Movie review: 'The Fighting Temptations'

3 stars (out of 4)

To say "The Fighting Temptations" flies under the comic radar might be a bit of an understatement.

In fact, if comedy did have its own radar, it would be flashing: "Warning! Warning! Another Cuba Gooding Jr. comedy! Stay away! Stay away!"

But despite the daunting obstacle of Gooding's tainted screen cred, a goofy promo poster and an extremely awkward title, "The Fighting Temptations" breaks through as a delightful, surprisingly fresh comedy.

Now, given Gooding's recent track record (the abysmal "Boat Trip" and "Snow Dogs"), this might be the hit he needs. The Oscar winner's choice of recent roles seems to indicate some sort of head trauma, or at the very least a bad agent. But with "The Fighting Temptations," luck or fate or both have kicked in for the actor.

Gooding stars as Darrin Hill, a young man who returns to his small hometown of Montecarlo, Ga., for the funeral of Aunt Sally, previously his only living relative. As it turns out, her will entitles him to a $150,000 stock portfolio - but only if he can lead the church's atonal choir to victory at the annual Gospel Explosion. After months of credit-card roulette and years of faking his professional credentials, Darrin has no choice but to accept the challenge in order to keep his creditors at bay and keep his raft of lies afloat.

As a movie premise, there's nothing new here. Films like "Brewster's Millions" and even "The Bachelor" have similar race-to-meet-insane-inheritance conditions. "The Fighting Temptations," however, smartly pushes this framework to the background and zeros in on Gooding's predicament in a small community of eccentrics.

No one, it seems, can carry a tune except for his archenemy, Paulina Pritchett (LaTanya Richardson), the self-righteous sister of the church preacher. Also in good voice is church outcast Lily (Beyonce Knowles of the pop group Destiny's Child), who happens to have been Darrin's childhood crush.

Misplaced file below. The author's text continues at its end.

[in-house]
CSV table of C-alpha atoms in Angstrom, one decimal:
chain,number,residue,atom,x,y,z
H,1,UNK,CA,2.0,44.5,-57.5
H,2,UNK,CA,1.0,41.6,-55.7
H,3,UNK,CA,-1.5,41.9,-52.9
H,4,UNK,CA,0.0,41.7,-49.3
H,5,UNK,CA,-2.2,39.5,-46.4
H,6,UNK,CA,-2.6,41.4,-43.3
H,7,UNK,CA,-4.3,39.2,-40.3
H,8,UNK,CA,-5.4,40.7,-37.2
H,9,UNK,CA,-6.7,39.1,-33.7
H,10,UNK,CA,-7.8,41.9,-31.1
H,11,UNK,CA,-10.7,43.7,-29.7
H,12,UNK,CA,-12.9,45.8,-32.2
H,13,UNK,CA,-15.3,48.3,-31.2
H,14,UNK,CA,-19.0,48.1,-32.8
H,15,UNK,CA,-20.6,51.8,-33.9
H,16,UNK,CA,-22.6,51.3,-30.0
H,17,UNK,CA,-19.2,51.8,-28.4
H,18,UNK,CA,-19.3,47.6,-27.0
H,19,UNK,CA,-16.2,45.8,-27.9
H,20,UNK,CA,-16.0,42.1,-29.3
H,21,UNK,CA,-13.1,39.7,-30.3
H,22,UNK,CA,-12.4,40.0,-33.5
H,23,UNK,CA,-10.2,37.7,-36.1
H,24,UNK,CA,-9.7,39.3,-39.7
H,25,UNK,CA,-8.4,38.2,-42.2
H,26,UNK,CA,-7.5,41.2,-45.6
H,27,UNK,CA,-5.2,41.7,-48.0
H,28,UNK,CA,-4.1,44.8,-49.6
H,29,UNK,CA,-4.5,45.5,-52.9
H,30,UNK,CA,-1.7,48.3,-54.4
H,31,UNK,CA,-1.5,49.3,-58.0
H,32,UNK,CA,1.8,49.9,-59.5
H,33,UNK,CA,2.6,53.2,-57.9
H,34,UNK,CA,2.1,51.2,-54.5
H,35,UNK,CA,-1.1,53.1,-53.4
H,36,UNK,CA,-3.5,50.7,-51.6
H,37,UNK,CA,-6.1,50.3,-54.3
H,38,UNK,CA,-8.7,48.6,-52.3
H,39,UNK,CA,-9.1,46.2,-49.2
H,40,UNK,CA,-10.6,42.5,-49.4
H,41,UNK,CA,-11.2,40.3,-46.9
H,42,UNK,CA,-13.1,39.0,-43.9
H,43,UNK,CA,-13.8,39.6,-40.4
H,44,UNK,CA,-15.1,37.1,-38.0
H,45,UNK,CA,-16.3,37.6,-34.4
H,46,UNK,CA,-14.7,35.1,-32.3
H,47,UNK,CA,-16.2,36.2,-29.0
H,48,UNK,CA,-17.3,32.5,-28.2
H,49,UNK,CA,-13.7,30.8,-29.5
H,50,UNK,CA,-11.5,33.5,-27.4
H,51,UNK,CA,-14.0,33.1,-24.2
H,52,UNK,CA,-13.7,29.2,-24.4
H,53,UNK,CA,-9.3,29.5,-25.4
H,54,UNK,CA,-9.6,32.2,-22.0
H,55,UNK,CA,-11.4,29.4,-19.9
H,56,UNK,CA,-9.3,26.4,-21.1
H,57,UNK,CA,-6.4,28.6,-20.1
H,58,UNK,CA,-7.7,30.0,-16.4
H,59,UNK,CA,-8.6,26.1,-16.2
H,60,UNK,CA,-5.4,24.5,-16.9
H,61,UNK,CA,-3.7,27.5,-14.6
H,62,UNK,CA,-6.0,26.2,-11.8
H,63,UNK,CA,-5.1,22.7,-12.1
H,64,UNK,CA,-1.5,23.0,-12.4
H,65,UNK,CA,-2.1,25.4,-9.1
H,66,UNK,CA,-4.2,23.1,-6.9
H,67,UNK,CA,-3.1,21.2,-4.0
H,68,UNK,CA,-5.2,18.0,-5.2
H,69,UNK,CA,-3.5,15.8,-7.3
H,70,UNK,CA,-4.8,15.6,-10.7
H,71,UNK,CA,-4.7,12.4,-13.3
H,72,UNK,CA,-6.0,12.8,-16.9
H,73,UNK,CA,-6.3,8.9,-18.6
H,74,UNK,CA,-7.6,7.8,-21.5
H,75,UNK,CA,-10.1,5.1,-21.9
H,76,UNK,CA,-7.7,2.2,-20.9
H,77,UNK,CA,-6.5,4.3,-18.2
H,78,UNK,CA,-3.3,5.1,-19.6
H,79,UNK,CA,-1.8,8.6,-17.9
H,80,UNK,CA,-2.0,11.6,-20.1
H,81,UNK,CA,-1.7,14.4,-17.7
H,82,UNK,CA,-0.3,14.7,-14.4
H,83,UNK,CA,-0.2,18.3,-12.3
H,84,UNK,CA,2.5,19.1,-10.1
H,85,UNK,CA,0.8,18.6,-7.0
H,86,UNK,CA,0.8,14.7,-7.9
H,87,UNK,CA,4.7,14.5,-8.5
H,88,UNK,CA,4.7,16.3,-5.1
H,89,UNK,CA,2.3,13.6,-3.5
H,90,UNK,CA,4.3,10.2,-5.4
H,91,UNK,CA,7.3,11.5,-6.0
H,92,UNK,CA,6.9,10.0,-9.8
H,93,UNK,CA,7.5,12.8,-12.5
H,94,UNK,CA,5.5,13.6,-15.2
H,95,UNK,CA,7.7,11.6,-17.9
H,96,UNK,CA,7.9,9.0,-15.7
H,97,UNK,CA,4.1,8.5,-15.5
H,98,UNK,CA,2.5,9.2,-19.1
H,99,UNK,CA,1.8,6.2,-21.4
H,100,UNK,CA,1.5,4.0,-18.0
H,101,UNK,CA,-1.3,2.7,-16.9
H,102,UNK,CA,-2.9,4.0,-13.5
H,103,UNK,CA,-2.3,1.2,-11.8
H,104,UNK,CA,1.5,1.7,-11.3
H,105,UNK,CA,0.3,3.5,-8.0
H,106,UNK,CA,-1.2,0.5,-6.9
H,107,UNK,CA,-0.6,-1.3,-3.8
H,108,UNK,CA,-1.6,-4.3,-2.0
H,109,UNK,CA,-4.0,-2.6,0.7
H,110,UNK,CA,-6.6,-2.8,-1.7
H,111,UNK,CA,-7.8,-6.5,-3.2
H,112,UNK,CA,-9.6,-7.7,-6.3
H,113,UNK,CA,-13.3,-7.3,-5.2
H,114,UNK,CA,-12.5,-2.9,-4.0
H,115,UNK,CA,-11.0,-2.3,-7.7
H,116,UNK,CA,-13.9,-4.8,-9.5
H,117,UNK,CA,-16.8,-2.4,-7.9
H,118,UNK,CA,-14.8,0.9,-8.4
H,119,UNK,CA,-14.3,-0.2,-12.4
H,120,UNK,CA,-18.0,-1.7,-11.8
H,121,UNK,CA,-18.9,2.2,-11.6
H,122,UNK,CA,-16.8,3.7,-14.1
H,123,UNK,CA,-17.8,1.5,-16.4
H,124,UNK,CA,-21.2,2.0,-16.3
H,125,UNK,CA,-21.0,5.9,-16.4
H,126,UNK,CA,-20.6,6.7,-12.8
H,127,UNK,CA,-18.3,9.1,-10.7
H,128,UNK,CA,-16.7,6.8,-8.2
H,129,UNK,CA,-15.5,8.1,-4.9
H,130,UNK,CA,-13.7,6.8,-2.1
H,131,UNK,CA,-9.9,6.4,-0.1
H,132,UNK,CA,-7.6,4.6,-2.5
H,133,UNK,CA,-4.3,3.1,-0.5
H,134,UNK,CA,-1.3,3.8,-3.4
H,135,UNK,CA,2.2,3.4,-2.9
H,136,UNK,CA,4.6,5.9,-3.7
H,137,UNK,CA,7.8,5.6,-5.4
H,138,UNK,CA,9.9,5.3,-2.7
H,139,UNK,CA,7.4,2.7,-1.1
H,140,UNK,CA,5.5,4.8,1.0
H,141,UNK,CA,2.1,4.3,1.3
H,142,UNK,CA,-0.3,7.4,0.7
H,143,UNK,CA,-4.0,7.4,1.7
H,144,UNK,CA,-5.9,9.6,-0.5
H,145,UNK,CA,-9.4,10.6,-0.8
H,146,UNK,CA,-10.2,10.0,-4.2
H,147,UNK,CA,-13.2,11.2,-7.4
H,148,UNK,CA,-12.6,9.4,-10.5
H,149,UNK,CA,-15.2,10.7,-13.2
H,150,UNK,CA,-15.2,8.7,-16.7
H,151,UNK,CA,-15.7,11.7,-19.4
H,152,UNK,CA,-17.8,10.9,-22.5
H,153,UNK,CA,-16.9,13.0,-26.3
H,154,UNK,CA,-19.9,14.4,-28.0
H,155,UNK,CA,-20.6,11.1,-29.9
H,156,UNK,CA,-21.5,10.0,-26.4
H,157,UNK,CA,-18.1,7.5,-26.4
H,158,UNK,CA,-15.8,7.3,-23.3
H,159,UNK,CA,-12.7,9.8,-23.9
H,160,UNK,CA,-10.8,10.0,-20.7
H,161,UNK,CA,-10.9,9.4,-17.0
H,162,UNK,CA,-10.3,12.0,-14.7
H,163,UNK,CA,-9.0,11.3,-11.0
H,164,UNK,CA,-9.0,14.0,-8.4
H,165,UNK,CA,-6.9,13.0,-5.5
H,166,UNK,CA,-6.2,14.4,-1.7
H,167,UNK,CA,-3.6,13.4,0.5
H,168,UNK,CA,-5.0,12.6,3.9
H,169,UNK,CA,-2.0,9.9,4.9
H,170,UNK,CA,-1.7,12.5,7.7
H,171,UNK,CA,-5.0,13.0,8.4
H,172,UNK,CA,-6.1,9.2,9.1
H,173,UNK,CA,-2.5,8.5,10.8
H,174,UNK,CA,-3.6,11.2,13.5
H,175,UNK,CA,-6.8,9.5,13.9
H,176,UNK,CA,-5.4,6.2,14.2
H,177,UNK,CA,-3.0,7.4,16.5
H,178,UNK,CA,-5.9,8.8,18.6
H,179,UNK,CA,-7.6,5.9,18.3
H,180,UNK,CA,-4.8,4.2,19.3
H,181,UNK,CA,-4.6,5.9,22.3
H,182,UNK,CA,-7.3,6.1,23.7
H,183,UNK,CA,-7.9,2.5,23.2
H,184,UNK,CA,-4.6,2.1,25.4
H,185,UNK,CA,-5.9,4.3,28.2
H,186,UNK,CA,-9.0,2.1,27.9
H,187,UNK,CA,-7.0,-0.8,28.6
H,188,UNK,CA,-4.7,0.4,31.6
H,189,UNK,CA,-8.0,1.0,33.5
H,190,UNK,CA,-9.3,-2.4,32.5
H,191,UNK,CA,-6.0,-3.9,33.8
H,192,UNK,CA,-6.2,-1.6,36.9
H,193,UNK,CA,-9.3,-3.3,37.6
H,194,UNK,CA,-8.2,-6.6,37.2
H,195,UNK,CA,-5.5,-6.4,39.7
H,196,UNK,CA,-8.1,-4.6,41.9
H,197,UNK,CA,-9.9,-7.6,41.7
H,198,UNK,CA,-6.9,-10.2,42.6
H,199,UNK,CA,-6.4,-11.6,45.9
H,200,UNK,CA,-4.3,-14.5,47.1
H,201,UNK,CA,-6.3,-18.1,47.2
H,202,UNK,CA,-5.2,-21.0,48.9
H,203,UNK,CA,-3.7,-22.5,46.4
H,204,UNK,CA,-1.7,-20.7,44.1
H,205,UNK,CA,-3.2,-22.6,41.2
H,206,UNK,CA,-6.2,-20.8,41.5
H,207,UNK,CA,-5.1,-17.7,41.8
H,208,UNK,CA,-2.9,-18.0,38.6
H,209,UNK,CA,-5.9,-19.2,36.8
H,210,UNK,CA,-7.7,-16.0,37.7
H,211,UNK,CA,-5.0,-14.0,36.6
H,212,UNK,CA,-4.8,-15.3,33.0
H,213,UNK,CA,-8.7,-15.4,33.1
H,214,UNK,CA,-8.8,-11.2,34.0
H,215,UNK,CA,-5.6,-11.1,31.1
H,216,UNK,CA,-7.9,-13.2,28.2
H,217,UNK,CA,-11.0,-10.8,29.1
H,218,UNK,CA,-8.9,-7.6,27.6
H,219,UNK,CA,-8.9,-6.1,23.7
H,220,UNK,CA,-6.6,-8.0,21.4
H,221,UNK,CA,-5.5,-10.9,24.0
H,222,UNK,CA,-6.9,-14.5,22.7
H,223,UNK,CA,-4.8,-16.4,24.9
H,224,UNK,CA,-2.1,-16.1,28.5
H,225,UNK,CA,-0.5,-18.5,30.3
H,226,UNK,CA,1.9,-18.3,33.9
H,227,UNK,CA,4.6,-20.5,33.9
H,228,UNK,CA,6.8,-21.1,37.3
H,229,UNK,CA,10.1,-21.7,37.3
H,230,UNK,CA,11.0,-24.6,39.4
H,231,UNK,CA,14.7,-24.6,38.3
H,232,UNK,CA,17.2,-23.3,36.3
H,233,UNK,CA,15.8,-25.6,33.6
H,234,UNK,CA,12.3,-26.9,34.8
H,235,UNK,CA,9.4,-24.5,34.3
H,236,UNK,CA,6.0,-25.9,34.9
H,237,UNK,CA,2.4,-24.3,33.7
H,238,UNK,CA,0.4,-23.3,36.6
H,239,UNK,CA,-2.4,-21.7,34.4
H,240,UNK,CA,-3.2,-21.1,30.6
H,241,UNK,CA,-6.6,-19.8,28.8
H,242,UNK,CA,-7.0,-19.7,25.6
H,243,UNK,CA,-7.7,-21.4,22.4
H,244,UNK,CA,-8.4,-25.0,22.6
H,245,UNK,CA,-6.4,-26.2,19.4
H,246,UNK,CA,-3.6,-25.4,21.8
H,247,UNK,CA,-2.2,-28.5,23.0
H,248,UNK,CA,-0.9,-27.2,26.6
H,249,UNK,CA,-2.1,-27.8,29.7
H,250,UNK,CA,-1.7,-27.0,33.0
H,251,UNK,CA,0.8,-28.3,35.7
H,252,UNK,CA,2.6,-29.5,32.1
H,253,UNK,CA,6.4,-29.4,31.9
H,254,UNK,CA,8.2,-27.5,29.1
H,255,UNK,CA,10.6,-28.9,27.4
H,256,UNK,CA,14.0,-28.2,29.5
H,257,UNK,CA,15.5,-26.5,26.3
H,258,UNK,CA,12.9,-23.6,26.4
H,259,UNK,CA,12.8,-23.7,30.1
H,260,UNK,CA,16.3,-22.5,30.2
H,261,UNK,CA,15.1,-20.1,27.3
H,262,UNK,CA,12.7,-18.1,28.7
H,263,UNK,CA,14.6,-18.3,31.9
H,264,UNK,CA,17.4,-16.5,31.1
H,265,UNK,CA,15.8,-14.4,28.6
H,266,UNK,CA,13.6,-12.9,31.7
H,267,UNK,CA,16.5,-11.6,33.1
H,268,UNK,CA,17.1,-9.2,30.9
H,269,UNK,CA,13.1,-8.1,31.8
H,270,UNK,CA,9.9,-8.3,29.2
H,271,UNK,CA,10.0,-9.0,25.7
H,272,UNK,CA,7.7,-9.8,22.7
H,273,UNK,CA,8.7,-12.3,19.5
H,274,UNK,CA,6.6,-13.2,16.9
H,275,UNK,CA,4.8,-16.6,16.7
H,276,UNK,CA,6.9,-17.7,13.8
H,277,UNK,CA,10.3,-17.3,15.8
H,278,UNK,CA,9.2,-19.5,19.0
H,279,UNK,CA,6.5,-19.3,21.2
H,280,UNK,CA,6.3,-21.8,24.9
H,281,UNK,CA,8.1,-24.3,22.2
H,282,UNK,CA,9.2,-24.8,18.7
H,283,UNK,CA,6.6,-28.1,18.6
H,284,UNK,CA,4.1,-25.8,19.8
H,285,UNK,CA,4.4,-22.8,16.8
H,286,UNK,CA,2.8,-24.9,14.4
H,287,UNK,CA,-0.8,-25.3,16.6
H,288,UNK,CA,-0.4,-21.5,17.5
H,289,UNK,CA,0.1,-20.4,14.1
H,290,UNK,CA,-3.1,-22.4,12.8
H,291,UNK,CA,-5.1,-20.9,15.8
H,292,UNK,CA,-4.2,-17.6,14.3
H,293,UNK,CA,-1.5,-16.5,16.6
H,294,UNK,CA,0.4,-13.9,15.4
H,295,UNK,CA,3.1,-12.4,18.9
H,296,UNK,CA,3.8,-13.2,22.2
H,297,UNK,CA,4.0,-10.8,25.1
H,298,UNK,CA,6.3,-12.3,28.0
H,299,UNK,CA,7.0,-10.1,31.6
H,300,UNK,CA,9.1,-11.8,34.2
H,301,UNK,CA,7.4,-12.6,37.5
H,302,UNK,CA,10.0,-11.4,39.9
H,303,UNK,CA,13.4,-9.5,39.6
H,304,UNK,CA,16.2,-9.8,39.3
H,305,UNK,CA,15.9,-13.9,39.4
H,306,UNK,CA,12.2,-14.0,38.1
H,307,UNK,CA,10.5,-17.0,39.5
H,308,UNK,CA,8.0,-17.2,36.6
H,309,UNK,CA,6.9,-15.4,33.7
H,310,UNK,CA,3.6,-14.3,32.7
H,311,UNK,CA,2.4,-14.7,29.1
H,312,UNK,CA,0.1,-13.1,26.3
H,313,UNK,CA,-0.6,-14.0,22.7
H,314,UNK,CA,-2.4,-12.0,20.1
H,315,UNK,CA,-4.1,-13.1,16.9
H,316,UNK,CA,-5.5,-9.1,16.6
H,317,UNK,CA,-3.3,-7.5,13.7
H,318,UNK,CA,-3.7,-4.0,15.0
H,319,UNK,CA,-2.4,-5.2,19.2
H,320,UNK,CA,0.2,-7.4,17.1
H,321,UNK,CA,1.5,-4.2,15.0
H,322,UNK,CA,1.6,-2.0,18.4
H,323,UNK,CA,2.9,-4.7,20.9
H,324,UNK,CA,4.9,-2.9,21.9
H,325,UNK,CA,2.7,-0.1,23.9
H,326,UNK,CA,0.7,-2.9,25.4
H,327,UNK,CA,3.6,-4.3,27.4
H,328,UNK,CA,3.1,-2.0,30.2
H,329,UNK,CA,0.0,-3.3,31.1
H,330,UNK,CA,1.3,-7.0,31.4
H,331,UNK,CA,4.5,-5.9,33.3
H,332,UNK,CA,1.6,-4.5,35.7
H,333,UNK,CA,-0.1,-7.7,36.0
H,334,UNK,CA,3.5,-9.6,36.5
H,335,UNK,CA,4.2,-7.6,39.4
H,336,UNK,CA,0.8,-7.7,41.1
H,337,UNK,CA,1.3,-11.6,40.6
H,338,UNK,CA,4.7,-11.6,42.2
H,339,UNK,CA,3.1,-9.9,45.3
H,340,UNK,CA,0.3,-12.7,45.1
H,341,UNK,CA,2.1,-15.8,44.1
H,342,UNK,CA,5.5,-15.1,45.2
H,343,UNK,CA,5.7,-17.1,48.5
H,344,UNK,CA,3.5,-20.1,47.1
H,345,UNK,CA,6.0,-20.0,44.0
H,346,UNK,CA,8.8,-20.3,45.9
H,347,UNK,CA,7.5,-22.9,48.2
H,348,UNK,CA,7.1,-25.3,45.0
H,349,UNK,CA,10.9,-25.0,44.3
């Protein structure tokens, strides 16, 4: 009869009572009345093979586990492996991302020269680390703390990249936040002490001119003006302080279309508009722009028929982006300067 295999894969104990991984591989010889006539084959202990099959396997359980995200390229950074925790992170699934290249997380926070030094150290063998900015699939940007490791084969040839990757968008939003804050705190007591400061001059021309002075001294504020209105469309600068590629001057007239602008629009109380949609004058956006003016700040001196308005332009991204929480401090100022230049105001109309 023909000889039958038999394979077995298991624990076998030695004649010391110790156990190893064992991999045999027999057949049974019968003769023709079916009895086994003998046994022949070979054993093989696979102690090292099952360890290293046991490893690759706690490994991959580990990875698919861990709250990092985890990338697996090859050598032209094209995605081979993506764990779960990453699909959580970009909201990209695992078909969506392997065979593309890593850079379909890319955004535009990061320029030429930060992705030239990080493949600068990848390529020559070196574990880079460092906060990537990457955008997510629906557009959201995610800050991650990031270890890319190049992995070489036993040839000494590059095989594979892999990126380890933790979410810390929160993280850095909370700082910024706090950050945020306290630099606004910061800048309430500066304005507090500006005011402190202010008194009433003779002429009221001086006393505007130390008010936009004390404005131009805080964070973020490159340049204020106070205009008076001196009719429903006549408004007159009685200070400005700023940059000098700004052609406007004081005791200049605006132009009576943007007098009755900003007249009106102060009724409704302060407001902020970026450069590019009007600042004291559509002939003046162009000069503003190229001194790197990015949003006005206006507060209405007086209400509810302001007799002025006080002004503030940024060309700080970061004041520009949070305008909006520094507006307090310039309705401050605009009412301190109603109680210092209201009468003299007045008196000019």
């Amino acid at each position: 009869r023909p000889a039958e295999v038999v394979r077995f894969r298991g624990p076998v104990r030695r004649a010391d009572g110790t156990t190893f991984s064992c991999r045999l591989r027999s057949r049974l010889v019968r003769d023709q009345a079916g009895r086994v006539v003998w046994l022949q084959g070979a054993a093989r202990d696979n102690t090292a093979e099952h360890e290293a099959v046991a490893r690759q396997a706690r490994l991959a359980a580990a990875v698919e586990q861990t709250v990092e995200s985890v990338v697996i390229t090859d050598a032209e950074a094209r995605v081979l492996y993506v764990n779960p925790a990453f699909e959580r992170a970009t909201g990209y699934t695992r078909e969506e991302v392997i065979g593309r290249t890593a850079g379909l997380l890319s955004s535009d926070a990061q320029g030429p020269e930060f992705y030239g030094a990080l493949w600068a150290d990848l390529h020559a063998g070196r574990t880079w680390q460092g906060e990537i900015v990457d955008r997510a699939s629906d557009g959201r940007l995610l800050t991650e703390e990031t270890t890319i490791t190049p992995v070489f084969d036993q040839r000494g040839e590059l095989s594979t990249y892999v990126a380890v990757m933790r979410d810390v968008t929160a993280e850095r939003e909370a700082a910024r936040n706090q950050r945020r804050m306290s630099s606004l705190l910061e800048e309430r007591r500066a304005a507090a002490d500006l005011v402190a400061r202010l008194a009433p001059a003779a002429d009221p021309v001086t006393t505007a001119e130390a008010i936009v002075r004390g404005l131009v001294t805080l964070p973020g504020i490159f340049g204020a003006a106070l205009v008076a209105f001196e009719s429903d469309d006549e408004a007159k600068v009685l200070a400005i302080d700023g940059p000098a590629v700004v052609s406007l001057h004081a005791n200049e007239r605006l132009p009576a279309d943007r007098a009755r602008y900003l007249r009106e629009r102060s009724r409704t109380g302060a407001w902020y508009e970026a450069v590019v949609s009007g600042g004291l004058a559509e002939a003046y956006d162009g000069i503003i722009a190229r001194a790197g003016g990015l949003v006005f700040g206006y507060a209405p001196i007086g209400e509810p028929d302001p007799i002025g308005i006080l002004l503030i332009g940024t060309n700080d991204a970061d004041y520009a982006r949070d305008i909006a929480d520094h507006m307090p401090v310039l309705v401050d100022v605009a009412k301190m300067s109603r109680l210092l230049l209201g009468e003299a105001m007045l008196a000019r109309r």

All of this rings of tried-and-true movie conventions, right up to drunken radio announcer Miles (comedian Steve Harvey) providing comic-relief commentary on all the action. But witty, out-of-nowhere lines make "Temptations" crackle. To reveal too many of them would detract from the movie's comedic ambush, but having an underused Rue McClanahan (Blanche from TV's "The Golden Girls") declare in a perfectly timed joke, "And to think I was going to let him sleep with me," after a particularly obvious betrayal, can knock the wind out of you.Writers Elizabeth Hunter and Saladin K. Patterson manage the difficult challenge of keeping their laughs both sharp and family friendly - no small feat.

Knowles, previously used as eye candy in "Austin Powers 3," comes into her own here as a single mother and aspiring lounge singer. Not only does she deliver some impressive vocal gymnastics in a saucy R&B version of Peggy Lee's "Fever," but she fares well opposite Gooding in his single best comic role to date. (Stick around during the credits to watch his break-dancing skills.)

Director Jonathan Lynn ("The Whole Nine Yards," "My Cousin Vinny") harnesses a powerful, energetic score by R&B producing legends Jimmy Jam, Terry Lewis and James "Big Jim" Wright, filming gospel montages with just the right mix of uptempo editing and crowd control. The choir's competition number could have used a bit more heat, but rollicking church sequences peppered throughout the film provide ample hand-clapping opportunities.

If Paramount promotes it right, "The Fighting Temptations" could become another grassroots hit in the vein of "Barbershop" and "My Big Fat Greek Wedding."

"The Fighting Temptations"
Directed by Jonathan Lynn; written by Elizabeth Hunter, Saladin K. Patterson; photographed by Affonso Beato; production design by Victoria Paul; edited by Paul Hirsch; produced by David Gale, Loretha C. Jones, Jeff Pollack. A Paramount Pictures release; opens Friday, Sept. 19. Running time: 1:23. MPAA rating: PG-13 (some sexual references).
Darrin Hill - Cuba Gooding Jr.
Lily - Beyonce Knowles
Lucius - Mike Epps
Paulina Pritchett - LaTanya Richardson
Reverend Lewis - Wendell Pierce

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